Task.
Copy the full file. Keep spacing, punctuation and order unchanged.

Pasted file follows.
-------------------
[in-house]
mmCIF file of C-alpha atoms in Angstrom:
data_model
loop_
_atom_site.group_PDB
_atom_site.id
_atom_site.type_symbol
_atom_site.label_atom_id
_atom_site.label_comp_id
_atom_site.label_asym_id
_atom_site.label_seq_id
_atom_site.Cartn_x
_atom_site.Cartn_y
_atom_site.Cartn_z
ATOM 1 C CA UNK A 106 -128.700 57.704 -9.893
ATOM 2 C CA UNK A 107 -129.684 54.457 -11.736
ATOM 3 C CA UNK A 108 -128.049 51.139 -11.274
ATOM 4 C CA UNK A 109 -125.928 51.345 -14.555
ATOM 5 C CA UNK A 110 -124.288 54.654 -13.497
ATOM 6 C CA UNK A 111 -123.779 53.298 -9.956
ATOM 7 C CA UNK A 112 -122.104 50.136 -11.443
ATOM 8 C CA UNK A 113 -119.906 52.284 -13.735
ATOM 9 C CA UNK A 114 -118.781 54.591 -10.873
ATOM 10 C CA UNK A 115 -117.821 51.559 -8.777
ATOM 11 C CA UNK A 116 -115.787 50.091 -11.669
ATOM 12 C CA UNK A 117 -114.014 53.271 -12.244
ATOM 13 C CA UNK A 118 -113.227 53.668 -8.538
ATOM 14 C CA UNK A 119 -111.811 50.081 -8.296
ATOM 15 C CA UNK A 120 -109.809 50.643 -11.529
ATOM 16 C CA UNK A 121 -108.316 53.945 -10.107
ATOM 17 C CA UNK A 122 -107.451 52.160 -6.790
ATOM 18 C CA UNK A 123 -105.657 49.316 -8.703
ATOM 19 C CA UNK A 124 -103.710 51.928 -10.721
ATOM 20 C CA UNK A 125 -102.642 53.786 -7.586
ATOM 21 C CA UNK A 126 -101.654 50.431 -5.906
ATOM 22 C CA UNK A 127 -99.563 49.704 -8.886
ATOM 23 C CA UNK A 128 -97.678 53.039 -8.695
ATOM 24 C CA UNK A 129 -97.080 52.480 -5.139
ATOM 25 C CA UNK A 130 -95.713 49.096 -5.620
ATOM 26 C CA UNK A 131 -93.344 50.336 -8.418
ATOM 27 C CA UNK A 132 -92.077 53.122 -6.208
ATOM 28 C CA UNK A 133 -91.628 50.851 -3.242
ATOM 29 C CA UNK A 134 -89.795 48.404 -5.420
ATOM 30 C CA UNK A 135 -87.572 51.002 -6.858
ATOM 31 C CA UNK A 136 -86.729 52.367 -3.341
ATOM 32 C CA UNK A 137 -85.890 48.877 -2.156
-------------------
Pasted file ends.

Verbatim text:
[in-house]
mmCIF file of C-alpha atoms in Angstrom:
data_model
loop_
_atom_site.group_PDB
_atom_site.id
_atom_site.type_symbol
_atom_site.label_atom_id
_atom_site.label_comp_id
_atom_site.label_asym_id
_atom_site.label_seq_id
_atom_site.Cartn_x
_atom_site.Cartn_y
_atom_site.Cartn_z
ATOM 1 C CA UNK A 106 -128.700 57.704 -9.893
ATOM 2 C CA UNK A 107 -129.684 54.457 -11.736
ATOM 3 C CA UNK A 108 -128.049 51.139 -11.274
ATOM 4 C CA UNK A 109 -125.928 51.345 -14.555
ATOM 5 C CA UNK A 110 -124.288 54.654 -13.497
ATOM 6 C CA UNK A 111 -123.779 53.298 -9.956
ATOM 7 C CA UNK A 112 -122.104 50.136 -11.443
ATOM 8 C CA UNK A 113 -119.906 52.284 -13.735
ATOM 9 C CA UNK A 114 -118.781 54.591 -10.873
ATOM 10 C CA UNK A 115 -117.821 51.559 -8.777
ATOM 11 C CA UNK A 116 -115.787 50.091 -11.669
ATOM 12 C CA UNK A 117 -114.014 53.271 -12.244
ATOM 13 C CA UNK A 118 -113.227 53.668 -8.538
ATOM 14 C CA UNK A 119 -111.811 50.081 -8.296
ATOM 15 C CA UNK A 120 -109.809 50.643 -11.529
ATOM 16 C CA UNK A 121 -108.316 53.945 -10.107
ATOM 17 C CA UNK A 122 -107.451 52.160 -6.790
ATOM 18 C CA UNK A 123 -105.657 49.316 -8.703
ATOM 19 C CA UNK A 124 -103.710 51.928 -10.721
ATOM 20 C CA UNK A 125 -102.642 53.786 -7.586
ATOM 21 C CA UNK A 126 -101.654 50.431 -5.906
ATOM 22 C CA UNK A 127 -99.563 49.704 -8.886
ATOM 23 C CA UNK A 128 -97.678 53.039 -8.695
ATOM 24 C CA UNK A 129 -97.080 52.480 -5.139
ATOM 25 C CA UNK A 130 -95.713 49.096 -5.620
ATOM 26 C CA UNK A 131 -93.344 50.336 -8.418
ATOM 27 C CA UNK A 132 -92.077 53.122 -6.208
ATOM 28 C CA UNK A 133 -91.628 50.851 -3.242
ATOM 29 C CA UNK A 134 -89.795 48.404 -5.420
ATOM 30 C CA UNK A 135 -87.572 51.002 -6.858
ATOM 31 C CA UNK A 136 -86.729 52.367 -3.341
ATOM 32 C CA UNK A 137 -85.890 48.877 -2.156